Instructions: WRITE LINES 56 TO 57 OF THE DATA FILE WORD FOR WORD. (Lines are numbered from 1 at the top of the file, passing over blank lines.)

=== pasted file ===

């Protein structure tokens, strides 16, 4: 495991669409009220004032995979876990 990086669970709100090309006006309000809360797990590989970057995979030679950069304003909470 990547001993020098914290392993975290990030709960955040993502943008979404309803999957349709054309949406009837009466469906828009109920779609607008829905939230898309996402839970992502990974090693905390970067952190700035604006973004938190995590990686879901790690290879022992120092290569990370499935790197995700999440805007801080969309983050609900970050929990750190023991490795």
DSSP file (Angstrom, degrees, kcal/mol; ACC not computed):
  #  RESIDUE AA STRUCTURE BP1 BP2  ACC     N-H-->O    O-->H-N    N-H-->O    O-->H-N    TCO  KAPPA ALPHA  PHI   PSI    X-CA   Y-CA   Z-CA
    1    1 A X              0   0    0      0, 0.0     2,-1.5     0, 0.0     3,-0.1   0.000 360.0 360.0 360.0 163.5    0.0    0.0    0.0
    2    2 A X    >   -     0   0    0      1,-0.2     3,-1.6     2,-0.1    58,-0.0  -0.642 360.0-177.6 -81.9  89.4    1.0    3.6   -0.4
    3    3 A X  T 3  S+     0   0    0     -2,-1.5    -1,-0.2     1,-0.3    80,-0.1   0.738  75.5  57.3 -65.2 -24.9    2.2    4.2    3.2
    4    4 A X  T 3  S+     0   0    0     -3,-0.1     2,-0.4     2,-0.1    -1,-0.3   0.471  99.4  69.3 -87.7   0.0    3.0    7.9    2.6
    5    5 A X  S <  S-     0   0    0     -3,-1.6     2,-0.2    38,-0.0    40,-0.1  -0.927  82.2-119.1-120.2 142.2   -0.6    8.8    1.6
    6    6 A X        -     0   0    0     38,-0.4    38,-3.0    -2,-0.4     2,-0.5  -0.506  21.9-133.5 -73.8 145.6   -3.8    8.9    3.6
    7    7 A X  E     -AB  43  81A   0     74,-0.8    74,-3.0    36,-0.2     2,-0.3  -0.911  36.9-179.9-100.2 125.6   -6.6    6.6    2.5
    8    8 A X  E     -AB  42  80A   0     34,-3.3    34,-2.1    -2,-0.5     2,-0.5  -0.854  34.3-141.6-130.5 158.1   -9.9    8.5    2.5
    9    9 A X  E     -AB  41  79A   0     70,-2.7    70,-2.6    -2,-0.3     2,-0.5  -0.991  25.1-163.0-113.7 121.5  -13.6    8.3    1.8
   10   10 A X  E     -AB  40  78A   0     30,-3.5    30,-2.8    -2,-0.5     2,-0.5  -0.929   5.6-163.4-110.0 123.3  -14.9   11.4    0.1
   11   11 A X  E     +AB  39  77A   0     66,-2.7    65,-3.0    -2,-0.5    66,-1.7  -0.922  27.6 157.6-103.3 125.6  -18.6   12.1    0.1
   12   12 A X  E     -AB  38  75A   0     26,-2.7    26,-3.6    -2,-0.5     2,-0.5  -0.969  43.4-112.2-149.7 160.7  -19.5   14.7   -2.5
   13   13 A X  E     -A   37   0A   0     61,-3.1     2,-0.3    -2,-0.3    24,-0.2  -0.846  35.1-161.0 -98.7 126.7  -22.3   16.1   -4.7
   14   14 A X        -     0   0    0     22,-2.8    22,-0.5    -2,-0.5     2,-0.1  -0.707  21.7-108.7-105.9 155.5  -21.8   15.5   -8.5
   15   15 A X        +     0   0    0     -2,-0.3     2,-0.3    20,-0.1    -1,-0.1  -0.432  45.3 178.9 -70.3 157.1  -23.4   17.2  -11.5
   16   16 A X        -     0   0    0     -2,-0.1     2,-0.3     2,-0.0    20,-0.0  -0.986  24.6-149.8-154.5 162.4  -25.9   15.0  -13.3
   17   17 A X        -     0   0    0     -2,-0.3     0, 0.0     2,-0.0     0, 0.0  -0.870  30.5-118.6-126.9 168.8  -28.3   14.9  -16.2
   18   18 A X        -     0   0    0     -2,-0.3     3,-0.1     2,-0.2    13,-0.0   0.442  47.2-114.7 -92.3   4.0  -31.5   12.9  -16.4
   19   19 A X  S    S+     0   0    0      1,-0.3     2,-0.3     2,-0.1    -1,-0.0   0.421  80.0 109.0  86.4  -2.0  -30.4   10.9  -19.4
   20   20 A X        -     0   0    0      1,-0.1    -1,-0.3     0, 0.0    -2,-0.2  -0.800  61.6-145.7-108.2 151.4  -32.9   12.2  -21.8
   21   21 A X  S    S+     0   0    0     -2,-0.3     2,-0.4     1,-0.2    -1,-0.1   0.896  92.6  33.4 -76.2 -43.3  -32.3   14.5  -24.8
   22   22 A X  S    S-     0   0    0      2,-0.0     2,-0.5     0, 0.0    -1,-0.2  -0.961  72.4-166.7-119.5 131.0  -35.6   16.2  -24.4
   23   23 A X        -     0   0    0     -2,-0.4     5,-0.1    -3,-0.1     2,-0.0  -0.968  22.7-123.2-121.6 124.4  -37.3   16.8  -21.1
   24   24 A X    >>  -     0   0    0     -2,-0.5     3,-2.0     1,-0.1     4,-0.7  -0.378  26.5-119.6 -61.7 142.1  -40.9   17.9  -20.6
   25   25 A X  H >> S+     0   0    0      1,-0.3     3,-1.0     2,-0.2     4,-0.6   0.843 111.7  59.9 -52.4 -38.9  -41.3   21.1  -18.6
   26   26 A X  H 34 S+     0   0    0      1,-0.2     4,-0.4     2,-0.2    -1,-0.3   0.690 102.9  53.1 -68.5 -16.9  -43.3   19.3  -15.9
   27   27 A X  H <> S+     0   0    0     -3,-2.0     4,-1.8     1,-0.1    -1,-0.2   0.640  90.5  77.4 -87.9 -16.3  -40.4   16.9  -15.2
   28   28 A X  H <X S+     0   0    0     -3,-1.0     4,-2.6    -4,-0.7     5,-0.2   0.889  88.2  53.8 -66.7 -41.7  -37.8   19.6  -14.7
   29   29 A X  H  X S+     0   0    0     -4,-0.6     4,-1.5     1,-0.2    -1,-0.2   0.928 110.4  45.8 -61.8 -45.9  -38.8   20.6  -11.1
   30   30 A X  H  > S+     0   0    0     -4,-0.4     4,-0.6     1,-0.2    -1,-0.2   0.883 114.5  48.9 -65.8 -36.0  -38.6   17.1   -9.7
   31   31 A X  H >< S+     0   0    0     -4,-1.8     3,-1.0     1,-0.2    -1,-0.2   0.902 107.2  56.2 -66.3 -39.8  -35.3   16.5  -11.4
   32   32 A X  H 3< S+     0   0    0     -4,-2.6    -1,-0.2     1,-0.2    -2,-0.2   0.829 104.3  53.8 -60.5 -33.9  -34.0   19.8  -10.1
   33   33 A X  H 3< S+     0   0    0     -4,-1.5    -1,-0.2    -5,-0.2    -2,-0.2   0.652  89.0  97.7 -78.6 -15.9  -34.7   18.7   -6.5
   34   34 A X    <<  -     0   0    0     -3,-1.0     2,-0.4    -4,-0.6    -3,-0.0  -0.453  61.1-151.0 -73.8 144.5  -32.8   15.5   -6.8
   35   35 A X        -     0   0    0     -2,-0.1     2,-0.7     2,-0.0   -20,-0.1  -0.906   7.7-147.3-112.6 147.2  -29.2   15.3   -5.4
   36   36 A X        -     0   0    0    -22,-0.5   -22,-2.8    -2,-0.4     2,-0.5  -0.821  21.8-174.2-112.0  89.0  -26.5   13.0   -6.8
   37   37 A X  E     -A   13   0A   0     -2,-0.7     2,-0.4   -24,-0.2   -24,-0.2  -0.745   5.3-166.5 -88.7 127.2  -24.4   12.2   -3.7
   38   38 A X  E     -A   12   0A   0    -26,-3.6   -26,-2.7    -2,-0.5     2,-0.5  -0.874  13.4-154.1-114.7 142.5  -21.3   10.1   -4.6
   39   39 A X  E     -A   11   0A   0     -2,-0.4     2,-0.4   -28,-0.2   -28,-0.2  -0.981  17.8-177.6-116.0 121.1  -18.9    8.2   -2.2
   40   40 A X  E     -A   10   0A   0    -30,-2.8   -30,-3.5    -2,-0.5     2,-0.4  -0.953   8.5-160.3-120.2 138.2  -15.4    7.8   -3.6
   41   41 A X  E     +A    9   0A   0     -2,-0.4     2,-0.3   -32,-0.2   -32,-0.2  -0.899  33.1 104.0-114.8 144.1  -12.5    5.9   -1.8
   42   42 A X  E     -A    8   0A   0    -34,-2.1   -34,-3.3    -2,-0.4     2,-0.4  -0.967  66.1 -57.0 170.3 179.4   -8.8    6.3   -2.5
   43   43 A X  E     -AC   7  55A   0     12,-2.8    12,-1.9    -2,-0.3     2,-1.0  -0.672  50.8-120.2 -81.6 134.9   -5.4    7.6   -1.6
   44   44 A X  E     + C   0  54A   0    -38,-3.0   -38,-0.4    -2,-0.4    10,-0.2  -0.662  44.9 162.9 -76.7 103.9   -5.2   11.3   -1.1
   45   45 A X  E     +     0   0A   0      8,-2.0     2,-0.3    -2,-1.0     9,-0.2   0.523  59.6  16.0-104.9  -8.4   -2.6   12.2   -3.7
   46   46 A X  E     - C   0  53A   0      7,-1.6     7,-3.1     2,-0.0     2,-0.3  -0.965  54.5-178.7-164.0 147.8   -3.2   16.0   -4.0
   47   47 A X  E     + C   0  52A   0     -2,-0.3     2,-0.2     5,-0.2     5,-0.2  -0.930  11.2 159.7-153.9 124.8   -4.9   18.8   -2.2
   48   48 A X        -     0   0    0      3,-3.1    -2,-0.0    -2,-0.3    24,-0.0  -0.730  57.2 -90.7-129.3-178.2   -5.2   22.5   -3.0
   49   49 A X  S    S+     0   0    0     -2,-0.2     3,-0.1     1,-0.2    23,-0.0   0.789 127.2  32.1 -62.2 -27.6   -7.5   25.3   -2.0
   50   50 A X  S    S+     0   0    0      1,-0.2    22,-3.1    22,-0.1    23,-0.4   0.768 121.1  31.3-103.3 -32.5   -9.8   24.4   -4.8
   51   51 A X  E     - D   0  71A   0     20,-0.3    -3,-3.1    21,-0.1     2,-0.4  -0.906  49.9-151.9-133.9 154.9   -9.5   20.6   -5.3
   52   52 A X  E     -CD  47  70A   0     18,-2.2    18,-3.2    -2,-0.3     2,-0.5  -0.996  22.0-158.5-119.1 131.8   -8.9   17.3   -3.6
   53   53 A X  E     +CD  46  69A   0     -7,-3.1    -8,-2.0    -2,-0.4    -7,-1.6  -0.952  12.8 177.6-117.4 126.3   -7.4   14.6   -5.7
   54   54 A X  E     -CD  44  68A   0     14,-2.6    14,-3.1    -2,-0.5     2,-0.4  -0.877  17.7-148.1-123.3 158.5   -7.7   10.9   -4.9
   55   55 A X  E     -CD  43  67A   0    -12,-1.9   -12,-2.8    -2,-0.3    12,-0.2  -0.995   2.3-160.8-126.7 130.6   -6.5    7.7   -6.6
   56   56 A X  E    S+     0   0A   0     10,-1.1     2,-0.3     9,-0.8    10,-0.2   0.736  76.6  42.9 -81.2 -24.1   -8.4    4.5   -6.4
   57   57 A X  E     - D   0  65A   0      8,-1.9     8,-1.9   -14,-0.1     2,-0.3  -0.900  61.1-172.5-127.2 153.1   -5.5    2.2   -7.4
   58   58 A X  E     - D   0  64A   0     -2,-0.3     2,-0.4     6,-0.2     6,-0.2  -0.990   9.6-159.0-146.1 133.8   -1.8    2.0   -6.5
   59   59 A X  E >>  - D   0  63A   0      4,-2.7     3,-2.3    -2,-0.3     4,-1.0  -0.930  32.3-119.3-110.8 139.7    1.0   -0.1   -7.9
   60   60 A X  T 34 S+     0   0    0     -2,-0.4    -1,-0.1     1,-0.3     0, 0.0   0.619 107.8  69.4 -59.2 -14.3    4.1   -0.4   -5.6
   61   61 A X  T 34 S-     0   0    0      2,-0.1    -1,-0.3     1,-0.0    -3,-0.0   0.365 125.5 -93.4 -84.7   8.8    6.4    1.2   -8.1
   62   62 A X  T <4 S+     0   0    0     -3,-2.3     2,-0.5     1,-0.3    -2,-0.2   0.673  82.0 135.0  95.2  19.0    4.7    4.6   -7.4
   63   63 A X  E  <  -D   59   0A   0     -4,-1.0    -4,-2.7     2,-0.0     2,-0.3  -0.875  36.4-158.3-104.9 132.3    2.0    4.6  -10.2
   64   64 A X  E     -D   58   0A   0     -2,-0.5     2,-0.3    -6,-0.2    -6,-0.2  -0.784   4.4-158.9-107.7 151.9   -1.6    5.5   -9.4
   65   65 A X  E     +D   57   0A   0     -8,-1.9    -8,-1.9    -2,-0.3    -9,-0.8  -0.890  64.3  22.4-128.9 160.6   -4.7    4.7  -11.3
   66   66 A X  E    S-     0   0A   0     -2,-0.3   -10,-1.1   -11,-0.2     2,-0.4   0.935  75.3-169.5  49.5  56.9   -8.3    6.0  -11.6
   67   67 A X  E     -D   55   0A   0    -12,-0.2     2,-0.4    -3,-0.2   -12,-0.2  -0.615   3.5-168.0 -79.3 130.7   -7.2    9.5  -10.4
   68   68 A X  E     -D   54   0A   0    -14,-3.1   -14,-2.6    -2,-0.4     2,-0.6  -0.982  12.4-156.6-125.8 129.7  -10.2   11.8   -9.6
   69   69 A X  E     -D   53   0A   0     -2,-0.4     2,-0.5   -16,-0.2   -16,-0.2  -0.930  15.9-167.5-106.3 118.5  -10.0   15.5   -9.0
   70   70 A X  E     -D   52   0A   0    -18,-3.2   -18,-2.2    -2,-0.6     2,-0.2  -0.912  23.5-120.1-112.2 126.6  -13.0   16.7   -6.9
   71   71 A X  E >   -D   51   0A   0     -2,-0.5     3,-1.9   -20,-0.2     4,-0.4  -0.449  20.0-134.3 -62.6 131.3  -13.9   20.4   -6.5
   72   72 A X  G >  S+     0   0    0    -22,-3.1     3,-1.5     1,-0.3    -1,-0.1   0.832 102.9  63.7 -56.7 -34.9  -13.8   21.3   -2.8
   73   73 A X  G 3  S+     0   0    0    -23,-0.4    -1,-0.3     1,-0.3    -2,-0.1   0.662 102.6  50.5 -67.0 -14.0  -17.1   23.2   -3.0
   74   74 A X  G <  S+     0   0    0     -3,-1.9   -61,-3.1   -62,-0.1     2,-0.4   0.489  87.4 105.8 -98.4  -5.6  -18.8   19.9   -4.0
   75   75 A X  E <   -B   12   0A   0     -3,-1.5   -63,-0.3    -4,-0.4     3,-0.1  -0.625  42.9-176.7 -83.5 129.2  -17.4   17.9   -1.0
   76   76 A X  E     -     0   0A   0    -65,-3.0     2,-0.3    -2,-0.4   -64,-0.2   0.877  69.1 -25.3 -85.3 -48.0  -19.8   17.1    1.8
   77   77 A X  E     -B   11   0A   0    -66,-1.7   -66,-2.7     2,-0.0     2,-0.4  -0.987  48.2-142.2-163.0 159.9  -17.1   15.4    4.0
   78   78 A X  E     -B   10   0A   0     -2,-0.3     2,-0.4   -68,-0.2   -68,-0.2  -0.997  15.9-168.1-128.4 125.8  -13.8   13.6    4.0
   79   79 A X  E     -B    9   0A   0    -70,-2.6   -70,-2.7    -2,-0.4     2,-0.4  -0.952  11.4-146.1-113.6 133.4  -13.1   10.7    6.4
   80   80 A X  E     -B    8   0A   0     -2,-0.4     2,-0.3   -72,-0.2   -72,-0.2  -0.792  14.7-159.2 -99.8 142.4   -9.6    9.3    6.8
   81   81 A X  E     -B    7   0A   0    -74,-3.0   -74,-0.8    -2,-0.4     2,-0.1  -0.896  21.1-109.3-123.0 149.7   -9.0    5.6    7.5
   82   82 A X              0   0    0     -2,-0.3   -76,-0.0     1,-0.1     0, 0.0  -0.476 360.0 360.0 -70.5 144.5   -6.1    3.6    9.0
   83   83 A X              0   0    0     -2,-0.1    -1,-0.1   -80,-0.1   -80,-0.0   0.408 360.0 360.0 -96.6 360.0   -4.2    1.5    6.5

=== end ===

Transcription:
   53   53 A X  E     +CD  46  69A   0     -7,-3.1    -8,-2.0    -2,-0.4    -7,-1.6  -0.952  12.8 177.6-117.4 126.3   -7.4   14.6   -5.7
   54   54 A X  E     -CD  44  68A   0     14,-2.6    14,-3.1    -2,-0.5     2,-0.4  -0.877  17.7-148.1-123.3 158.5   -7.7   10.9   -4.9